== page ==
Saturday, February 08, 2014

As Pat Robertson Says?!

To viewers of the online debate (most of it, below) Tuesday night between Bill Nye, the Science Guy and Ken Ham, CEO of the Discovery Museum in Kentucky, Bill Nye clearly won.  But it matters not to the objectives of young-earth creationists  that Nye was the better debater nor that he proved- insofar as it can be proven, which it cannot- that the earth is older than 6,000-9,000 years.

Throughout, as Salon's Sean McElwee seems to understand, "Bill Nye would accept ambiguity and Ken Ham simply substituted ambiguity for absolute and uncompromising and entirely unfounded certainty."   Salon's Elizabeth Stoker captured the flavor of the encounter when she wrote

Nye referenced wide swaths of research on rocks, land forms, trees, and ice; Ham produced alternative explanations for some of Nye’s claims and not others, all the while roundly declaring that the past is essentially unknowable to us. From time to time, Ham refused to engage with Nye or the opposing side altogether; when presented with an audience question asking how he would respond to a hypothetical world in which evolution was proven to be true, Ham merely replied that such a thing could never happen.  

It would be easy enough here to call Ham’s intelligence into question and berate him for so thoroughly and publicly missing the point of a hypothetical. But this evasion was only one of many refusals of engagement, which calls into question why, if Ham is convinced of the shoddiness of evolutionary science, he would avoid delving into the particulars of its problems. Indeed, the two men talked past each other for the entire evening: if Ham were really crusading to reveal the utter bankruptcy of evolutionary science, why would he let that happen?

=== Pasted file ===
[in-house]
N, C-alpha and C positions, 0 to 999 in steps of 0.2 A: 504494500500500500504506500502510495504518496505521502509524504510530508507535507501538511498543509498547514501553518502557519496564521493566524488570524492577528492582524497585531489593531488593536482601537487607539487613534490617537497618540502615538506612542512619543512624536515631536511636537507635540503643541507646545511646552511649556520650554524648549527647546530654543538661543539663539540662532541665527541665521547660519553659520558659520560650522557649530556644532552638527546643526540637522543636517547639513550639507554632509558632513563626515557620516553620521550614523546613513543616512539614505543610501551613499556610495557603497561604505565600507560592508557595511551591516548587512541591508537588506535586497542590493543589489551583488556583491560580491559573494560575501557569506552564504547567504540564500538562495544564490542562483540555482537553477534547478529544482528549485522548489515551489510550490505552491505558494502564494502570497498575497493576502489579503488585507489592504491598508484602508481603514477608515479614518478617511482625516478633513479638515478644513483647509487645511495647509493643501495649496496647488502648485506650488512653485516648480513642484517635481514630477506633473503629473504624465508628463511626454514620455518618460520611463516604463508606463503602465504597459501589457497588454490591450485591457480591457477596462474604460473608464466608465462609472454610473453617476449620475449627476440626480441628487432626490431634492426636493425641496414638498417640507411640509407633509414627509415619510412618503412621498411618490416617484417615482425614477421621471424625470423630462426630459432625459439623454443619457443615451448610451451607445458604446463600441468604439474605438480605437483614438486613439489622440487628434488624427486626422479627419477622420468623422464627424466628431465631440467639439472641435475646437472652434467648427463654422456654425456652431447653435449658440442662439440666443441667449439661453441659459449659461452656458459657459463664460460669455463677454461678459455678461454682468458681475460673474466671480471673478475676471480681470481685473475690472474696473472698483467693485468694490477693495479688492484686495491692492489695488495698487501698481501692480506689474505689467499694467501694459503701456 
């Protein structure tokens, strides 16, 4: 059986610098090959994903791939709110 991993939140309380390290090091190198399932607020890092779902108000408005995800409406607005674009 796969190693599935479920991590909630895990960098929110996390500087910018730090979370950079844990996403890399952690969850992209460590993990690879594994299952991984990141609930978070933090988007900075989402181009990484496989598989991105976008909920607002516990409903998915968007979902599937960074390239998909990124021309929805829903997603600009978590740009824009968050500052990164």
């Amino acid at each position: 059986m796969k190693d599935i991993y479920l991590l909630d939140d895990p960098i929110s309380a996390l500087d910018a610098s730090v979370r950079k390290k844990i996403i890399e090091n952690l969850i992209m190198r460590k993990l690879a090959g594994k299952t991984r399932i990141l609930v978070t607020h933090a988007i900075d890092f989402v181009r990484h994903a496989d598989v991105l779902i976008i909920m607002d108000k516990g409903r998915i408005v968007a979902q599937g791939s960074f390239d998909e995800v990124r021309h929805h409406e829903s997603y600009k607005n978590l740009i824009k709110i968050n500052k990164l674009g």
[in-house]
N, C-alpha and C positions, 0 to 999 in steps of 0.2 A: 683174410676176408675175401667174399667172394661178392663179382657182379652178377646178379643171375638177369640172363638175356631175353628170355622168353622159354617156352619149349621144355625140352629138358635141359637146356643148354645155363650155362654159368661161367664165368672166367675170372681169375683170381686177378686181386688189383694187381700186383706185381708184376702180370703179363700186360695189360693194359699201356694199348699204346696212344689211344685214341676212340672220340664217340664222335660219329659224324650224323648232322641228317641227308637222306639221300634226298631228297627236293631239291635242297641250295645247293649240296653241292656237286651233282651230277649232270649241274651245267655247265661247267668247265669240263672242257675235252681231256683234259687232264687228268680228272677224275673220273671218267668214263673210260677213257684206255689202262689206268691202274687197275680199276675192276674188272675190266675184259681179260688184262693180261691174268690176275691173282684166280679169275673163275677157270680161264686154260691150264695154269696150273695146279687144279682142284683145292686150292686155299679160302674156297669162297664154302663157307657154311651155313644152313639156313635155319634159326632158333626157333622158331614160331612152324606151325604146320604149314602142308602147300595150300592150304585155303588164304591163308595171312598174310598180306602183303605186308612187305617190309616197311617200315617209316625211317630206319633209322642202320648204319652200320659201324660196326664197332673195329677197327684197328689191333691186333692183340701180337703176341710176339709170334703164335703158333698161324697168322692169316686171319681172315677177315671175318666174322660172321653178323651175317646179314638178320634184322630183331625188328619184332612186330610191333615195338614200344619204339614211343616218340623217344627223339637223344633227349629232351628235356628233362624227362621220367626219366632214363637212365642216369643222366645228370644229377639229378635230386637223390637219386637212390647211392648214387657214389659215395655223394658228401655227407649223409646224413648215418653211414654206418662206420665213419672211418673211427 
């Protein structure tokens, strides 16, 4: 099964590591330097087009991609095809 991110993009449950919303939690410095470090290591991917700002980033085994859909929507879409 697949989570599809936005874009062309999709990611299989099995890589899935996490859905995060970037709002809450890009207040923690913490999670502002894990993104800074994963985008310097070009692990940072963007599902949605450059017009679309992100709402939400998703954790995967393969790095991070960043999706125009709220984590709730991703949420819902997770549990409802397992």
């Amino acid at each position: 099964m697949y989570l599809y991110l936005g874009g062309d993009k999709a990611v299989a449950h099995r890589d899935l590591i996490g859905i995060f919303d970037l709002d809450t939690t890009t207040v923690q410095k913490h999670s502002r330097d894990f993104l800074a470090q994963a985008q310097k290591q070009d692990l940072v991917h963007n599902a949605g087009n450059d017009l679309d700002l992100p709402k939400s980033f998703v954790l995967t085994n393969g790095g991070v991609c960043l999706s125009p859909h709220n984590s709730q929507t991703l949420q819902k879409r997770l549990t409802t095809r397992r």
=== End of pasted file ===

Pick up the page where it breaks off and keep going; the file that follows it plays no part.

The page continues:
The answer has to do with the category of project Ham’s activism falls under. It is not a scientific project, nor even one much related to knowledge of the natural world, scientific or not. Ham’s project is rather best understood as an ethical one. 

At one point in his speech, Ham produced a PowerPoint slide with two opposing columns. On the left, “man’s ideas” gave rise to moral relativism, which in turn tossed the concept of marriage into confusion, allowed for euthanasia, and encouraged abortion. On the right, “God’s word” gave rise to moral absolutes, which support biblical marriage, the sanctity of life, and the notion that human life begins at fertilization.  

Though this graphic contained no direct reference to evolution (it was subsumed under the evil heading of “man’s ideas”) it nonetheless explains most clearly why Ham is willing to challenge the idea so relentlessly and so publicly. Evolution, in Ham’s mind, provides for the possibility of a world without God, in which human beings are imbued with no special purpose. Alternatively, in the creationist frame, human beings are made, which means they are made for some things, rendering certain ethical practices superior and others inferior.  

This was not a faceoff between Bill Nye and Ken Ham or even between evolution and creationism. It was a debate between science and ethics. Salon's (is there a pattern here?) Natasha Lennard notes "From time to time, Ham refused to engage with Nye or the opposing side altogether" because the disagreement is not over science but "about whether or not goodness can be argued for outside a Biblical literalist framework."   Evangelical blogger Ezra Byer argues